Gandhi’s great-grandson Tushar Gandhi has been understandably horrified by these developments; he said he was nauseated to see the BJP exploiting his great-grandfather’s legacy while tolerating party members who work to rehabilitate the image of Gandhi’s assassin, Nathuram Godse, a right-wing Hindu fanatic who belonged to the RSS. Pragya Thakur, a BJP member of Parliament, keeps referring to Godse as a “patriot”; Hindu nationalists have built statues of him, and a Hindu organization in Madhya Pradesh plans to build a temple in his honor.
Aside from being born in the same state and following a vegetarian diet, Gandhi and Modi have little in common. Modi and the BJP have in fact repudiated much that Gandhi stood for: nonviolence and tolerance. When Modi was the chief minister of Gujarat, from 2001 to 2014 – admired as a successful, pro-business and uncorrupt politician – Hindu mobs under his watch in Godhra massacred nearly 2,000 Muslims over several days in 2002. In the aftermath, little was done to compensate the victims or assure them of their security. The incident attracted international condemnation and was investigated by the government and human rights organizations. There was enough suspicion about Modi’s role that he was denied a U.S. visa until 2014, when he became prime minister.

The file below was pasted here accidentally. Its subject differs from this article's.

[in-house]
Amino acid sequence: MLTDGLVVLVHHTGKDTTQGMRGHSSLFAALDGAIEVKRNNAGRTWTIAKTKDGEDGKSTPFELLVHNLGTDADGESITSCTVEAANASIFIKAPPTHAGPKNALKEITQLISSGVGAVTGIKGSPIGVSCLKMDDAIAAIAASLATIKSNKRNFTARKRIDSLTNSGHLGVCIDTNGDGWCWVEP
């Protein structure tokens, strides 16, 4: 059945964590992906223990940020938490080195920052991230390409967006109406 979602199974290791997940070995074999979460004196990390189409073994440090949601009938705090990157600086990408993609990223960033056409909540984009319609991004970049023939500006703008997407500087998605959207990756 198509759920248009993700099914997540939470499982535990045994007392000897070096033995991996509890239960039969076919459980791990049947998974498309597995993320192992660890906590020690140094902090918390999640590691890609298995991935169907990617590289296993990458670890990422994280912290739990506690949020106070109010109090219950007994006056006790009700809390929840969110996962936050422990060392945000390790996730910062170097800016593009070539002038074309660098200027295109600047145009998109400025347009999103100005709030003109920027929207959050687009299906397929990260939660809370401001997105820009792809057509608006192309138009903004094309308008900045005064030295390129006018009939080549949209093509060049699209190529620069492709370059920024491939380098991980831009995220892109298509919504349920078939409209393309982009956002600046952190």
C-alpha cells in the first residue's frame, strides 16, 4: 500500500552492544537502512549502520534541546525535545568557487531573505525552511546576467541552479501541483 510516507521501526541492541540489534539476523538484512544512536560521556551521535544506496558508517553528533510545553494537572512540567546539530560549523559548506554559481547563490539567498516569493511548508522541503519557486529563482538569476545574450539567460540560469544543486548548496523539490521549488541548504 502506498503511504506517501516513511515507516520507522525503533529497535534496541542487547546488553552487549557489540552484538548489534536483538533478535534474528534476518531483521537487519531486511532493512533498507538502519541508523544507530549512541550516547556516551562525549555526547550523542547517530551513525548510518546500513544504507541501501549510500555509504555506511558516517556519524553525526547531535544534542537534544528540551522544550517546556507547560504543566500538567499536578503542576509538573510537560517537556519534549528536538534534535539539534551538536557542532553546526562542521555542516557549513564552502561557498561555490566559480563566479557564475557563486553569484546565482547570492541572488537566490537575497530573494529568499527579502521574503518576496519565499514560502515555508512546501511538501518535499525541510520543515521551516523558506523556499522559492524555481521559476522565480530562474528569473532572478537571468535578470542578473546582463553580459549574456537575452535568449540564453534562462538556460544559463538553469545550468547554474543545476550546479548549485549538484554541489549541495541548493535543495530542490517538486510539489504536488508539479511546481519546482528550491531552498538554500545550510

By contrast, when the subcontinent was partitioned into India and Pakistan after independence in 1947, and riots broke out between Hindus and Muslims, Gandhi and Nehru zigzagged the country, going to affected communities to try to calm people and head off further ethnic violence. Gandhi, a Hindu, spent the night in the homes of Muslims as a symbol of his desire to protect their communities from further harm.
Modi seems to have little interest in actually following in Gandhi’s footsteps. Violent attacks against Muslims by Hindu extremists shot up after Modi’s election. He has done nothing to protect the rights of minorities, especially Muslims, and many for the first time feel unwelcome in their own country. In August 2019, he revoked the limited autonomy granted to Kashmir, India’s only Muslim-majority state, and later amended India’s Citizenship Act to discriminate explicitly against Muslims.